Walking in Sydney: From Beach to Campus (And Back)

I like writing about walking–to work, and around New York City, for instance–on these pages. I like walking through new cities, for it remains the best way–at the right remove–to experience their offerings. One walk that combined commuting with exploration was one I undertook, sporadically, for a few months, in Sydney, Australia, while living inContinue reading “Walking in Sydney: From Beach to Campus (And Back)”

Nationalism and Climate Change

Many contemporary commentators–sages all of them–have noted that the single most important barrier to expeditious action being taken on climate change is nationalism, that the prioritization of national priorities, the elevation of ‘local’ concerns–possibly short-term and limited in impact–over global ones would ensure failures of co-ordination between precisely those entities–nations–whose joint action is required toContinue reading “Nationalism and Climate Change”

The 9/11 Attacks: A Terrifying Spectacle, Viewed from Afar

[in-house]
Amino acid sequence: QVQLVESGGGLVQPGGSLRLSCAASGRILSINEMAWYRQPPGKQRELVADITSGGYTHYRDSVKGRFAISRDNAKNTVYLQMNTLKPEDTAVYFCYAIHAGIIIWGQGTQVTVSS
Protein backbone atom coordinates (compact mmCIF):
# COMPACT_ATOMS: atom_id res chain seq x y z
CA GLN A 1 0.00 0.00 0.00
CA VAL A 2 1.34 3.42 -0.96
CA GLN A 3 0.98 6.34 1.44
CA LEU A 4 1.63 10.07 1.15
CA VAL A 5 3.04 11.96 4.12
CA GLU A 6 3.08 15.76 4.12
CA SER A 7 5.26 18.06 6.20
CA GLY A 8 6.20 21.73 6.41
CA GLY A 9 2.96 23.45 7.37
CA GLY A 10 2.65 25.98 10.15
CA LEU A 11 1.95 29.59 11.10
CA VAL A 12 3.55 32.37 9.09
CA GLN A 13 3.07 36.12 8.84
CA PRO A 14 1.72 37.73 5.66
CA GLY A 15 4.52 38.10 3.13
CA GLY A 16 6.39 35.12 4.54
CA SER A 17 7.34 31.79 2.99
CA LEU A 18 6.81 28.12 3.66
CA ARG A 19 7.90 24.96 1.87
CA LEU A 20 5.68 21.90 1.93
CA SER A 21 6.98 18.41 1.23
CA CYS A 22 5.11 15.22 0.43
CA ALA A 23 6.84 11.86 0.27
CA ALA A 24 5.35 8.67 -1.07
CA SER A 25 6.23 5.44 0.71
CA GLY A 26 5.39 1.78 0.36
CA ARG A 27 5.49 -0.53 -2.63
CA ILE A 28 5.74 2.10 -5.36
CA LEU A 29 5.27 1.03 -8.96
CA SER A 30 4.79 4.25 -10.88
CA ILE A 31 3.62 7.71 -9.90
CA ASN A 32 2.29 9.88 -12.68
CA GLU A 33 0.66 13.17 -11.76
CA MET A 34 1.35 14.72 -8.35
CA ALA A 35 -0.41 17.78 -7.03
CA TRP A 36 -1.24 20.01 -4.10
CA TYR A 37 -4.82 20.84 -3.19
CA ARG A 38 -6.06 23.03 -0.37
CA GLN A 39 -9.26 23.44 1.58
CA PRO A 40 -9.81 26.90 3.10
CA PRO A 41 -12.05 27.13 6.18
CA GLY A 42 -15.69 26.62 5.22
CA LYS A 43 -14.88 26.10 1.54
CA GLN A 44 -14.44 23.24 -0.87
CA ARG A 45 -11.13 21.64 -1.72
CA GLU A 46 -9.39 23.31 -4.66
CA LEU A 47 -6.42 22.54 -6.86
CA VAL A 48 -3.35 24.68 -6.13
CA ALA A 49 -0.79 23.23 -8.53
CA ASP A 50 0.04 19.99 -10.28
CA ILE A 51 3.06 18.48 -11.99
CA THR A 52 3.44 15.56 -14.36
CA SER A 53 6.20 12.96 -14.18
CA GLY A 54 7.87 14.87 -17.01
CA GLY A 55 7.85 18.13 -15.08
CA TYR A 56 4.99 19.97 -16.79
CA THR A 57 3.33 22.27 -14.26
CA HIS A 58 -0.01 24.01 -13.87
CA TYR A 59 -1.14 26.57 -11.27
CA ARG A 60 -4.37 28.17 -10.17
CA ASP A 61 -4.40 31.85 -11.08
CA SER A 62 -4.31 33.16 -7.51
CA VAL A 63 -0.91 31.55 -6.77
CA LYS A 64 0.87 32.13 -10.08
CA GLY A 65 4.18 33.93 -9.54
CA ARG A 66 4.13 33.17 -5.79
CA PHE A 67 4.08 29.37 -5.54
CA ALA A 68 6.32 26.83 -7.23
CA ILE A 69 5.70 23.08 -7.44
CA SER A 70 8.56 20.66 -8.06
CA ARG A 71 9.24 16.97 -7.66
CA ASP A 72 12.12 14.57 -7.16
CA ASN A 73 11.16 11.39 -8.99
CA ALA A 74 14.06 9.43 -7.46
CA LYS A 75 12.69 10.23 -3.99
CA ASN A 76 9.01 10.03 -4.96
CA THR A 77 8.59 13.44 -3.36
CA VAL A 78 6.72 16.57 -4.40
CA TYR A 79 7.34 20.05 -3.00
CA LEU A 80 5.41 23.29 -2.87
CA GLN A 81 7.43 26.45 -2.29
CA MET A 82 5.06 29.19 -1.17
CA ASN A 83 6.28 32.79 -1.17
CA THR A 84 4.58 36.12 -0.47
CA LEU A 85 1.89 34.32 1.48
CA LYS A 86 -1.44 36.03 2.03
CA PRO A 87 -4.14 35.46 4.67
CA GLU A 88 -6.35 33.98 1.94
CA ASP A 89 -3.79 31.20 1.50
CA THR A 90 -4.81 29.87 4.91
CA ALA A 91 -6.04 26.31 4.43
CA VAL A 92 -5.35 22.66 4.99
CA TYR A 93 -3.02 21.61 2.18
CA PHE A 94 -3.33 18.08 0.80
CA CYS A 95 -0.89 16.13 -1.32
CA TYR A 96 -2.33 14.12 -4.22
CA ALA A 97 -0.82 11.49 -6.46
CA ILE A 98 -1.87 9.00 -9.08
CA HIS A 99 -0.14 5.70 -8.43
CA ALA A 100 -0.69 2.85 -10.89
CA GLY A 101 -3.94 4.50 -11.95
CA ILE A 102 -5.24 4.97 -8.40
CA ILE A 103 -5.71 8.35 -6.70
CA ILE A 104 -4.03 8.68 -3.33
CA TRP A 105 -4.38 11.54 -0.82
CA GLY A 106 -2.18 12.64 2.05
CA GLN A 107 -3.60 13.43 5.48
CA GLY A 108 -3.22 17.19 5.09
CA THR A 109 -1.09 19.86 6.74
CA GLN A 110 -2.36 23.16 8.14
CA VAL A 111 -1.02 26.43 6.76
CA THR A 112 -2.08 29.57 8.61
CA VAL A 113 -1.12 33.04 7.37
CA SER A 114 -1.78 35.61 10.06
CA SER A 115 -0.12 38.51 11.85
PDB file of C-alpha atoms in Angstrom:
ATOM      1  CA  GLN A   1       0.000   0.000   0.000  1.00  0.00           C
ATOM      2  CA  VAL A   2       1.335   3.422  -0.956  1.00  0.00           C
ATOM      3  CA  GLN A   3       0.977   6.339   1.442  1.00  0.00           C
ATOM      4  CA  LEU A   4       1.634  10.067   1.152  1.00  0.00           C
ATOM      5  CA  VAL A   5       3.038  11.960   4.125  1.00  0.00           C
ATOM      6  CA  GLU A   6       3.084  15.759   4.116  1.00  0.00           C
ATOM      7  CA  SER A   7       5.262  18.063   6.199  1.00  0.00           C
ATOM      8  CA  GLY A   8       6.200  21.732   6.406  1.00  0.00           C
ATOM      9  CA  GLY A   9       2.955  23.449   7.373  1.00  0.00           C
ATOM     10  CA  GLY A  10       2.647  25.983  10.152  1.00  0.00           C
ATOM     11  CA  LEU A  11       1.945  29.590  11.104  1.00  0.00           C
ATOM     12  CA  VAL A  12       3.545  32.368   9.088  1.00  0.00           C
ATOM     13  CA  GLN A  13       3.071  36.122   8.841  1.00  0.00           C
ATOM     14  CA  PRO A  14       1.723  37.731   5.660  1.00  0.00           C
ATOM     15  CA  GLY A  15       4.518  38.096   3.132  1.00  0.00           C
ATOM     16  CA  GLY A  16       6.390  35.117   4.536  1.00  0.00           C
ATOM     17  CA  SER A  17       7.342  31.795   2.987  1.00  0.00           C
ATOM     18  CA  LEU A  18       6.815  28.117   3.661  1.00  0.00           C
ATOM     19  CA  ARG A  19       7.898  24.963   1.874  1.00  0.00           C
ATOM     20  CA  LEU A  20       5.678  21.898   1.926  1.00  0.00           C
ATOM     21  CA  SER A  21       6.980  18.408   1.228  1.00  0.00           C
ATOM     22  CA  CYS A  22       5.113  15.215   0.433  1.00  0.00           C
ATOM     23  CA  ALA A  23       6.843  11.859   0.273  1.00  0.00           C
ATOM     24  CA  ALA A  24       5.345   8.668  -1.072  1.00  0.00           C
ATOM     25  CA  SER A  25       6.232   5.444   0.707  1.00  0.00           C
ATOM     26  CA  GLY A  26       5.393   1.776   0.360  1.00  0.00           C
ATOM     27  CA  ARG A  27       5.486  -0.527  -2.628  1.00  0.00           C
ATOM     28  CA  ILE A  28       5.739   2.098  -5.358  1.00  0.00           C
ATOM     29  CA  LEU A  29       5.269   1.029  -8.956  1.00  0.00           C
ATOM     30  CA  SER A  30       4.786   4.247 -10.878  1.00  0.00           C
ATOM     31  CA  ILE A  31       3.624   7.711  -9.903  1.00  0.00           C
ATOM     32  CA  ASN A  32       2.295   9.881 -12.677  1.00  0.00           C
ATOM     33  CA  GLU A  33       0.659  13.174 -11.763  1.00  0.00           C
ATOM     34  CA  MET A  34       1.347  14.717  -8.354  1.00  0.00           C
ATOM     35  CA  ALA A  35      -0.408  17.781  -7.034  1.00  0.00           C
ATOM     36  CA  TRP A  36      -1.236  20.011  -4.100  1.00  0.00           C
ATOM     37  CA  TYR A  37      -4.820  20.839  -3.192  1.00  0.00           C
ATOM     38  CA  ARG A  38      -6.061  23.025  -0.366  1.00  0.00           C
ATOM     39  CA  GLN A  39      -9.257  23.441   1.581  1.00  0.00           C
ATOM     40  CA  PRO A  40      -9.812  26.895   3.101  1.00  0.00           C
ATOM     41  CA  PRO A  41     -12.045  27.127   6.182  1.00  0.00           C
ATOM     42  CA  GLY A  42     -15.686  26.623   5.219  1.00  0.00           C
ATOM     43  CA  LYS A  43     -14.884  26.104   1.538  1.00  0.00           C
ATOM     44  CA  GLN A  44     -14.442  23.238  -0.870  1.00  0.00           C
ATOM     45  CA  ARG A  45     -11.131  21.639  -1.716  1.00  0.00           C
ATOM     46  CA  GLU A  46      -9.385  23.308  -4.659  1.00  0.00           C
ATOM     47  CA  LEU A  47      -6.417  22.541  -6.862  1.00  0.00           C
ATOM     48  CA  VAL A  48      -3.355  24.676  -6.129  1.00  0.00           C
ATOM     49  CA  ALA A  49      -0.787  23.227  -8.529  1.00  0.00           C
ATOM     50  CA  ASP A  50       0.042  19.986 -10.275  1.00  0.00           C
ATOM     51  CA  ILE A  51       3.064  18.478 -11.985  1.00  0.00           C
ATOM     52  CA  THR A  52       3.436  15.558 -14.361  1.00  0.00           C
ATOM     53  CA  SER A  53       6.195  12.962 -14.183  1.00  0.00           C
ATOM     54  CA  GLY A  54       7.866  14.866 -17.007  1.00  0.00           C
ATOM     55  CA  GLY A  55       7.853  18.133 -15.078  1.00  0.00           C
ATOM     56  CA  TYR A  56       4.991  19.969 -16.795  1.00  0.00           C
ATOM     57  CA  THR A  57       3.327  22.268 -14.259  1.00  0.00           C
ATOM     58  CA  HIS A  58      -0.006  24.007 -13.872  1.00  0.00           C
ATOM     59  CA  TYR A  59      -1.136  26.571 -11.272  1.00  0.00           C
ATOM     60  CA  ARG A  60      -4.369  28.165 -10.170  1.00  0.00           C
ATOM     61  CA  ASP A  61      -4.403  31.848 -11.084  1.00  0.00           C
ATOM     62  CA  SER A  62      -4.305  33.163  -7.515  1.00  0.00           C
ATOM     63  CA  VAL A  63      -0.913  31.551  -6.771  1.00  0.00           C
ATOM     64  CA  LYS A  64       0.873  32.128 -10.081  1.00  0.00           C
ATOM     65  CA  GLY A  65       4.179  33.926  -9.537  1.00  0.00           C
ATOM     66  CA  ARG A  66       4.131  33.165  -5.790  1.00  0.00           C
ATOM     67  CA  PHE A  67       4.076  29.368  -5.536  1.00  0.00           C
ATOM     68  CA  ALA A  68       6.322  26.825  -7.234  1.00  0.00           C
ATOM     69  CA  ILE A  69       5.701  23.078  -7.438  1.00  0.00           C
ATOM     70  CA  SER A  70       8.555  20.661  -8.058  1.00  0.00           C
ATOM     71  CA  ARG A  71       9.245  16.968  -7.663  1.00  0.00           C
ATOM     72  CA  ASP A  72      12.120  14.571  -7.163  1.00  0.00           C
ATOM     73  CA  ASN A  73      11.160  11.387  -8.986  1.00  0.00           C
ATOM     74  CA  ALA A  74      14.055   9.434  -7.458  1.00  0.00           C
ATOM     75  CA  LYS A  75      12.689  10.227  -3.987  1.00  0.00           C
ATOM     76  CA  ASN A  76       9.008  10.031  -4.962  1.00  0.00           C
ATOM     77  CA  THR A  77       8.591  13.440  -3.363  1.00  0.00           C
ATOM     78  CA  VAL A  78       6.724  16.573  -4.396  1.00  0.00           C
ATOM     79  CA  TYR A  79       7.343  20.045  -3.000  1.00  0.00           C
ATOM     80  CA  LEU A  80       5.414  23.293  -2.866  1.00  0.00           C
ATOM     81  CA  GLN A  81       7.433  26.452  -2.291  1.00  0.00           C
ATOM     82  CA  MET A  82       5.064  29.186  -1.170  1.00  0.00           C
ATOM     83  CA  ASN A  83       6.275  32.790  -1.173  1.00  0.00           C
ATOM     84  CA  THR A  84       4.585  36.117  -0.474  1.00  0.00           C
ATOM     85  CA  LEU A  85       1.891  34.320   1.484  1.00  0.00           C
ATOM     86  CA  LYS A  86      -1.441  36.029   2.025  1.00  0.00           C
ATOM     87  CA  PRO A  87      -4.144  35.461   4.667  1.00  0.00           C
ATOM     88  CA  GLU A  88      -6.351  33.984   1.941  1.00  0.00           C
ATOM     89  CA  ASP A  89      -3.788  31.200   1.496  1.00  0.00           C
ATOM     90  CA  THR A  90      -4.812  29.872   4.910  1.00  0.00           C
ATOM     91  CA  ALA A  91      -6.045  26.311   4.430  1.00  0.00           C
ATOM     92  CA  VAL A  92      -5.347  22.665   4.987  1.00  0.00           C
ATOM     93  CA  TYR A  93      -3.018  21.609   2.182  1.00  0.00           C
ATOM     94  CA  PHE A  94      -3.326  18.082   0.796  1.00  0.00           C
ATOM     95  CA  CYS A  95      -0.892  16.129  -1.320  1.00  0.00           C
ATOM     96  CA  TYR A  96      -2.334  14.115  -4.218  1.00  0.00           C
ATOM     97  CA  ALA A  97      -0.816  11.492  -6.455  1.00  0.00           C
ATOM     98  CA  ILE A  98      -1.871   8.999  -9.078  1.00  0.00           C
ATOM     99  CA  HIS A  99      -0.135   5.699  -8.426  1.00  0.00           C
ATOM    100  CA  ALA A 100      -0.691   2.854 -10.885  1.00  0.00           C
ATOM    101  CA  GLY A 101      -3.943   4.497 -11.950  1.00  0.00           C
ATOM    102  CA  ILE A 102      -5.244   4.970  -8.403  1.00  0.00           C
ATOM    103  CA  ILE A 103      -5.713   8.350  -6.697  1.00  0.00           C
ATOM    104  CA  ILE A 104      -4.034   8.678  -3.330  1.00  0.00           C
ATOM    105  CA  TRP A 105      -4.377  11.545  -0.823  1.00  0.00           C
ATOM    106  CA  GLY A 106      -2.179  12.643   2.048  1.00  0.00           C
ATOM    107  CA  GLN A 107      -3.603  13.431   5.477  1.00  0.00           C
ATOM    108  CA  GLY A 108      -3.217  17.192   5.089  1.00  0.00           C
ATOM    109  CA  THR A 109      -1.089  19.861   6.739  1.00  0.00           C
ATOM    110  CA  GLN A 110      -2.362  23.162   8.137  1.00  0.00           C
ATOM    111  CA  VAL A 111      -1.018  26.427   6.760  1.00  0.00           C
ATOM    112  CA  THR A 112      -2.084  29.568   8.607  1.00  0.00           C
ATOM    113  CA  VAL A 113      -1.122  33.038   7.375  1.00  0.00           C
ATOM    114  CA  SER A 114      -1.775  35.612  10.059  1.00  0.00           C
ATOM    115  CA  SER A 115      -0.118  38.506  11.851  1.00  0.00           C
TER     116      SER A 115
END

On September 11th, 2001, I was in Sydney, Australia, working as a post-doctoral fellow at the University of New South Wales. I spent most of the day in my office, composing a long email to my girlfriend back in New York City, my former home for seven years, suggesting we break up. Our long-distance relationshipContinue reading “The 9/11 Attacks: A Terrifying Spectacle, Viewed from Afar”

Craig McGregor on Living in the Bush

This morning, as I rummaged through my bookshelves in one of those periodic, vain attempts I make to try and organize them, I came upon my copy of Australia Fair?: Recollections, Observations, Irreverences (edited by Russell Braddon, Methuen, London, 1984). I had purchased it in 2000, in Sydney, at the Berkelouw’s bookshop on Oxford StreetContinue reading “Craig McGregor on Living in the Bush”